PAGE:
Perched upon a bust of Pallas just above my chamber door --

Perched, and sat, and nothing more.

 

Then this ebony bird beguiling my sad fancy into smiling

By the grave and stern decorum of the countenance it wore,

"Though thy crest be shorn and shaven, thou," I said, "art no craven,

Ghastly grim and ancient Raven wandering from the Nightly shore --

Tell me what thy lordly name is on the Night's Plutonian shore!"

Quoth the Raven "Nevermore."

 

Much I marvelled this ungainly fowl to hear discoarse so plainly,

Though its answer little meaning-- little relevancy bore;

For we cannot help agreeing that no living human being

Ever yet was blessed with seeing bird above his chamber door --

Bird or beast upon the sculptured bust above his chamber door,

With such name as "Nevermore."

 

But the Raven, sitting lonely on the placid bust, spoke only

That one word, as if his soul in that one word he did outpour.

Nothing farther then he uttered -- not a feather then he fluttered --

Till I scarcely more than muttered "Other friends have flown before."

Then the bird said "Nevermore."

 

Startled at the stillness broken by reply so aptly spoken,

"Doubtless," said I,"what it utters is its only stock and store

Caught from some unhappy master whom unmerciful disaster

Followed fast and followed faster till his songs one burden bore --

Till the dirges of his Hope that melancholy burden bore

Of 'Never -- Nevermore.'"

 

But the Raven still beguilling my sad fancy into smiling,

Straight I wheeled a cushioned seat in front of bird, and bust and door;

Then, upon the velvet sinking, I betook myself to linking

Fancy unto fancy, thinking what this omnious bird of yore --

What this grim, ungainly, ghastly, gaunt, and omnious bird of yore

Meant in croaking "Nevermore."

 

This I sat engaged in guessing, but no syllable expressing

To the fowl whose fiery eyes now burning into my bosom's core;

This I sat divining, with my head at ease reclining

On the cushion's velvet lining that the lamplight gloated o'er

But whose velvet-violet lining with the lamplight gloating o'er,

She shall press, ah, nevermore!

 

Then methought, the air grew denser, perfumed from an unseen censer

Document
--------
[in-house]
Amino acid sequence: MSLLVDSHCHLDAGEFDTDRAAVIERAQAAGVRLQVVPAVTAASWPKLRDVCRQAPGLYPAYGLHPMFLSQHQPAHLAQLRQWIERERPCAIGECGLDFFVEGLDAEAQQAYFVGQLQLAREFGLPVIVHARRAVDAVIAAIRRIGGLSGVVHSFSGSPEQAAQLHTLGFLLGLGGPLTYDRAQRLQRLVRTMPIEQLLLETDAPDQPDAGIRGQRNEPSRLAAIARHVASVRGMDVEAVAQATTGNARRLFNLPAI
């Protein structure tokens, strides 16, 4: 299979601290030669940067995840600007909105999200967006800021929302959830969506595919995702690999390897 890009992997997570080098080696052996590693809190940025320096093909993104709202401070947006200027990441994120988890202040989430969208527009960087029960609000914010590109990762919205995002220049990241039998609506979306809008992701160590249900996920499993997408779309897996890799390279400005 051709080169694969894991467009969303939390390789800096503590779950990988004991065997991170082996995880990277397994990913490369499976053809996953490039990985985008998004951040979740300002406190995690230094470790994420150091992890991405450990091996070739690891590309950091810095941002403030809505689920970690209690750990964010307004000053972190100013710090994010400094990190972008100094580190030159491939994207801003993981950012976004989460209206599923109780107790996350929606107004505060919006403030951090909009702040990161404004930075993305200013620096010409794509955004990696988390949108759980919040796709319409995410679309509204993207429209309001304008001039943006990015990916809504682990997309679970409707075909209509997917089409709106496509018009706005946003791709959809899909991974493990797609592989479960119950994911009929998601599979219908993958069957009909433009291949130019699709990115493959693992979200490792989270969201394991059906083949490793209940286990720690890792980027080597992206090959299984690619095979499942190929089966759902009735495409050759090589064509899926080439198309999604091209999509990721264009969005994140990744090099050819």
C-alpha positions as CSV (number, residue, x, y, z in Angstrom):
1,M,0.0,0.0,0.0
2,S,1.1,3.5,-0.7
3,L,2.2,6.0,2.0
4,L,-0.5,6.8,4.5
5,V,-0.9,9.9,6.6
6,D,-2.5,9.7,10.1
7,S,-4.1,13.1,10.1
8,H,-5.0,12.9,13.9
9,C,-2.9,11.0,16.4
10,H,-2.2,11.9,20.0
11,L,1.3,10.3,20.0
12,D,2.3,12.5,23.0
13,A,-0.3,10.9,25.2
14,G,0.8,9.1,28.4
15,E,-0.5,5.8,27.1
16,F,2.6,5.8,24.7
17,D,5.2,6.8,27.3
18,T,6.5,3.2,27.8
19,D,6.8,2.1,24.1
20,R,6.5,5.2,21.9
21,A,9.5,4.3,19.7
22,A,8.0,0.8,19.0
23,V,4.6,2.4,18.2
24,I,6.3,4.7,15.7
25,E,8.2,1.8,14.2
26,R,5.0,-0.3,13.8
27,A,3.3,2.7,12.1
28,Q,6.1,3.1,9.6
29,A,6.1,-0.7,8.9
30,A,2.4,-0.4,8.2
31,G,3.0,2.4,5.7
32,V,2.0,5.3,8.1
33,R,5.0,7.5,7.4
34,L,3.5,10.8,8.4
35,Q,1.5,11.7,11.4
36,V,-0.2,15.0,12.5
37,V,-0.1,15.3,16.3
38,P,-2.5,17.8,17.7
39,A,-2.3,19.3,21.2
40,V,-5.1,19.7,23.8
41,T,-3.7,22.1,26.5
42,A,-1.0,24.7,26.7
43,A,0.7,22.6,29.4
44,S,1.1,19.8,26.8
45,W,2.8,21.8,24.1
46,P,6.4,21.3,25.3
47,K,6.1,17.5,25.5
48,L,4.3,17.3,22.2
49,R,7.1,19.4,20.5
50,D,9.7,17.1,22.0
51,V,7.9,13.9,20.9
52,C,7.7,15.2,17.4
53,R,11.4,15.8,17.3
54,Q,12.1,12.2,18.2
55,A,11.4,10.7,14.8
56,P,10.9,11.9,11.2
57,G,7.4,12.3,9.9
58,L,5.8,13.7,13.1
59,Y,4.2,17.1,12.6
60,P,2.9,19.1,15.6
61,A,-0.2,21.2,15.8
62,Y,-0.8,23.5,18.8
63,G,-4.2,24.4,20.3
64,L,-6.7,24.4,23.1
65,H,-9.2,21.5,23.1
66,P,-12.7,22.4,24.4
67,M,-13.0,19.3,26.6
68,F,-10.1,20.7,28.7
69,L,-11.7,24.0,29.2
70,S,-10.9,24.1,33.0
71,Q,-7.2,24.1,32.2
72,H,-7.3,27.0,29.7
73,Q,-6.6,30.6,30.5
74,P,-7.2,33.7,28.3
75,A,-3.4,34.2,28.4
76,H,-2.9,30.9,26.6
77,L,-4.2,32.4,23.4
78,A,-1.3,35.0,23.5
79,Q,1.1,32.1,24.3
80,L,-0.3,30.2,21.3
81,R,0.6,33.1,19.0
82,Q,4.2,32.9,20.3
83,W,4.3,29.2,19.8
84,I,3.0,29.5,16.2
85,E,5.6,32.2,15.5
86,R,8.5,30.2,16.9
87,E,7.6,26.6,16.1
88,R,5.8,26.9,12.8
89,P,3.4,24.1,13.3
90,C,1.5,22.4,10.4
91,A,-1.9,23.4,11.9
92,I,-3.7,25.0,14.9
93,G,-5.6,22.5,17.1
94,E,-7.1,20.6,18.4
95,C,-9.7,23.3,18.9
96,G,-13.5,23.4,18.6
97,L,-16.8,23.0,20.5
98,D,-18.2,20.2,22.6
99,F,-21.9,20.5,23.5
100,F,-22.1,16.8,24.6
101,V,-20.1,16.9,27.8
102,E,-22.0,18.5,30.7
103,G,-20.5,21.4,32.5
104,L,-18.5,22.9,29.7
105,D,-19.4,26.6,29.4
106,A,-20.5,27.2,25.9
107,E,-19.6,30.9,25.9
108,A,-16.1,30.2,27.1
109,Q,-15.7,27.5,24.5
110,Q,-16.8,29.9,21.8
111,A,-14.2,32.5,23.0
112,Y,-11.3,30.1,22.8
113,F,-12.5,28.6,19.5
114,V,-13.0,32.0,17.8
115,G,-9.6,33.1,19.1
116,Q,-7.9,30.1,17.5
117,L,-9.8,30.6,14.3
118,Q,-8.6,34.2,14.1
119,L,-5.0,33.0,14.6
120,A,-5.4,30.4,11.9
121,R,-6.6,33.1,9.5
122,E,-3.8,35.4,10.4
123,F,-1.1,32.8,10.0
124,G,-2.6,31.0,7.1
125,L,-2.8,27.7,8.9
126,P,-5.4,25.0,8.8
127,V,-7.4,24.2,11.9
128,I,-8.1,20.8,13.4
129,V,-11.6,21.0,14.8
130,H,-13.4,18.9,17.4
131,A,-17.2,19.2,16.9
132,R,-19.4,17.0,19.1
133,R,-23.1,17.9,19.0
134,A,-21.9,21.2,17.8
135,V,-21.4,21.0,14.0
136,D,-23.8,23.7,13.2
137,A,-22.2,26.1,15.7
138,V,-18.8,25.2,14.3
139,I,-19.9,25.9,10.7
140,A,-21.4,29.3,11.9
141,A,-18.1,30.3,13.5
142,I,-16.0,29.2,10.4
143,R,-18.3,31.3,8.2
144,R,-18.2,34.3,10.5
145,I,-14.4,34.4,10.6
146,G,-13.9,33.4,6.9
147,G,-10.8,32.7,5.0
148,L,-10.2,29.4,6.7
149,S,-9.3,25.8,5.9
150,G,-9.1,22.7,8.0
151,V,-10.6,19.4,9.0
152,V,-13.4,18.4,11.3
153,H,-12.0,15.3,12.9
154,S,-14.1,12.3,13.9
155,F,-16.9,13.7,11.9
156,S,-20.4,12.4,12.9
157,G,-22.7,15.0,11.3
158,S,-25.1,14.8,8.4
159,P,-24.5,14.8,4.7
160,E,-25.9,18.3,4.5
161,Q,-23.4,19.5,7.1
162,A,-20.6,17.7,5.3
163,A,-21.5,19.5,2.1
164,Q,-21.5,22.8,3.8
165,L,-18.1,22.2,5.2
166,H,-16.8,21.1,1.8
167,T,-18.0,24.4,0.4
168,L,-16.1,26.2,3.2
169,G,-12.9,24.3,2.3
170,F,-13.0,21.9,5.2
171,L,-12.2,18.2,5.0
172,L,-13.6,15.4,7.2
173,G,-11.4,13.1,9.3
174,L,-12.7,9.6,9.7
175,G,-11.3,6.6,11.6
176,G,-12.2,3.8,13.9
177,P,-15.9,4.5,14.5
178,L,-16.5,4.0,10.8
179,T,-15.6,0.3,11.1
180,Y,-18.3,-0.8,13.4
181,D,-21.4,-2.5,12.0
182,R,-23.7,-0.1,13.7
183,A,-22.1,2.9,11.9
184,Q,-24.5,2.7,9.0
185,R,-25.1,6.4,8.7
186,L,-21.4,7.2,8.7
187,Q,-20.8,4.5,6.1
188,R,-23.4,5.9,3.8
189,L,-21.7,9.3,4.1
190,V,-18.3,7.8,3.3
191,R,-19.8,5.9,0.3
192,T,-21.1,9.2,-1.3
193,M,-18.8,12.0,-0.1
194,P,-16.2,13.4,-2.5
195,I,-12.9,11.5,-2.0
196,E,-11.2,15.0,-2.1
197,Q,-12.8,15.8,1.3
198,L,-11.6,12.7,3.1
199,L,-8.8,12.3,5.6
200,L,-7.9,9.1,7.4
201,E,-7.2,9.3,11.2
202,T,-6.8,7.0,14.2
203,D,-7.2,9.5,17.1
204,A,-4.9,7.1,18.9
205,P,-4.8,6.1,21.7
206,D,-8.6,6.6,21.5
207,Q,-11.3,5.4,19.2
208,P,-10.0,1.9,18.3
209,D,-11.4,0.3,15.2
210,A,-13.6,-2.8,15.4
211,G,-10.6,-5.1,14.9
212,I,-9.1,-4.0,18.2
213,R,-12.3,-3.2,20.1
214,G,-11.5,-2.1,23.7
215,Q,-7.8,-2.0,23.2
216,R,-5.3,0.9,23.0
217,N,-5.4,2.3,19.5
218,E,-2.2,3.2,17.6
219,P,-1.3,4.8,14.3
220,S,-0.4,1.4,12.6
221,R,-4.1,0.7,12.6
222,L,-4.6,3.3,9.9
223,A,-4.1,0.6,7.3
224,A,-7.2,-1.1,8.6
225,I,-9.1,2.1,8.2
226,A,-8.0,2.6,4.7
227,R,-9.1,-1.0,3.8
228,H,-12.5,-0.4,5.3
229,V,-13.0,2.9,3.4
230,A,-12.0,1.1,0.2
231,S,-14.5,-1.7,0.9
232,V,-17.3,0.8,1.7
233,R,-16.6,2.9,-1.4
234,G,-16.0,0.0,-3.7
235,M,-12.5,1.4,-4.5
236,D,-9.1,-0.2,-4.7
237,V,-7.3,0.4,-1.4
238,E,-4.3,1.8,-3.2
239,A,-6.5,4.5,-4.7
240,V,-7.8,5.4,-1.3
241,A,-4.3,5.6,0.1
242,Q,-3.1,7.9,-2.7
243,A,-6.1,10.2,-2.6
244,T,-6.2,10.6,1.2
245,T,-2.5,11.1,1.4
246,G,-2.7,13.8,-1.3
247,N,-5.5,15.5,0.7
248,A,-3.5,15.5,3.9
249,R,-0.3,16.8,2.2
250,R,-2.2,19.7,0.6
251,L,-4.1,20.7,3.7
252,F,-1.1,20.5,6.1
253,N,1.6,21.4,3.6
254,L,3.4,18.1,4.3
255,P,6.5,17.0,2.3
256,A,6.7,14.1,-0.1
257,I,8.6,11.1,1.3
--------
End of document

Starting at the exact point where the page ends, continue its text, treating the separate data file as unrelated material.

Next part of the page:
Swung by seraphim whose footfalls tinkled on the tufted floor.

"Wretch," I cried, "thy God hath lent thee -- by these angels he hath sent thee

Respite -- respite and nepenthe and forget this lost Lenore!"

Quoth the Raven "Nevermore."

 

"Prophet!" said I,"thing of evil! -- prophet still, if bird or devil!--

Whether Tempter sent, or whether tempest tossed thee here ashore,

Desolate yet all undaunted, on this desert land enchanted --

On this home by Horror haunted -- tell me truly, I implore --

Is there -- is there balm in Gilead?-- tell me -- tell me, I implore!"

Quoth the Raven "Nevermore."

 

"Prophet!" said I,"thing of evil! -- prophet still, if bird or devil!

By the Heaven that bends above us -- by the God we both adore --

Tell this soul with sorrow laden if, within this distant Aidenn,

It shall clasp a sainted maiden whom the angels named Lenore --

Clasp a rare and radiant maiden whom the angels named Lenore."

Quoth the Raven "Nevermore."

 

"Be that word our sigh of parting, bird or fiend!" I shrieked, upstarting--

"Get thee back into the tempesd ant the Night's Plutonian shore!

Leave no black plume as a token of that lie thy soul hath spoken!

Leave my loneliness unbroken!-- quit the bust above my door!"

Quoth the Raven "Nevermore."

 

And the Raven, never flitting, still is sitting, still is sitting

On the pallid bust of Pallas just above my chamber door;

And his eyes have all the seeming of a demon's that is dreaming,

And the lamplight o'er him streaming throws his shadow on the floor;

And my soul from out that shadow that lies floating on the floor

Shall be lifted -- nevermore!